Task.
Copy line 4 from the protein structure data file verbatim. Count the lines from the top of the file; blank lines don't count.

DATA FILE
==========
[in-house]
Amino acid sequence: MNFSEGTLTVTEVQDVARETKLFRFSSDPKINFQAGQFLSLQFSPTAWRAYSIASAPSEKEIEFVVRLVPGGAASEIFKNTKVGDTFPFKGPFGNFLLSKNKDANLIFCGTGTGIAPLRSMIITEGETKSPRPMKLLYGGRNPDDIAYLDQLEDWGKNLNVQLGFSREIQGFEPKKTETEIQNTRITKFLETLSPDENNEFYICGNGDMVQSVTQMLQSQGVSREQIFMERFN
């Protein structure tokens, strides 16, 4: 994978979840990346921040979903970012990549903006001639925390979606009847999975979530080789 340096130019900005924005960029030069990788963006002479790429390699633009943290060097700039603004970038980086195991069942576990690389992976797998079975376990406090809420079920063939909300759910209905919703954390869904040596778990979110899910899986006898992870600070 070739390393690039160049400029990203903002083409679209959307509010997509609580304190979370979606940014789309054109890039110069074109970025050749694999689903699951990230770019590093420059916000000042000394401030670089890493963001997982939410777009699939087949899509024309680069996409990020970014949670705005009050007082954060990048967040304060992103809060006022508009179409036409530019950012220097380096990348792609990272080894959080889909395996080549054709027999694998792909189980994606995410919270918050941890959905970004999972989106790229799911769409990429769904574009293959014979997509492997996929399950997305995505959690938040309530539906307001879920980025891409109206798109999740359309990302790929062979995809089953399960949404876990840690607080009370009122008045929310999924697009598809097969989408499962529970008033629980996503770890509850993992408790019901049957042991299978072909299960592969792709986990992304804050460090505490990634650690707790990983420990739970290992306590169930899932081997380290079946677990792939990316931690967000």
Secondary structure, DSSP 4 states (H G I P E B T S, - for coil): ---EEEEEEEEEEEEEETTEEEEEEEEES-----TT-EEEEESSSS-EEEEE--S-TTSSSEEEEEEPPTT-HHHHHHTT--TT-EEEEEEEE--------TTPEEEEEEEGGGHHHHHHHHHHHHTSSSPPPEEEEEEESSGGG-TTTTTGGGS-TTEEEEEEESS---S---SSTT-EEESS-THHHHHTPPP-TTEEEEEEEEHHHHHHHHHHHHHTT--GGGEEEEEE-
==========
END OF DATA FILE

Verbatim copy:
Secondary structure, DSSP 4 states (H G I P E B T S, - for coil): ---EEEEEEEEEEEEEETTEEEEEEEEES-----TT-EEEEESSSS-EEEEE--S-TTSSSEEEEEEPPTT-HHHHHHTT--TT-EEEEEEEE--------TTPEEEEEEEGGGHHHHHHHHHHHHTSSSPPPEEEEEEESSGGG-TTTTTGGGS-TTEEEEEEESS---S---SSTT-EEESS-THHHHHTPPP-TTEEEEEEEEHHHHHHHHHHHHHTT--GGGEEEEEE-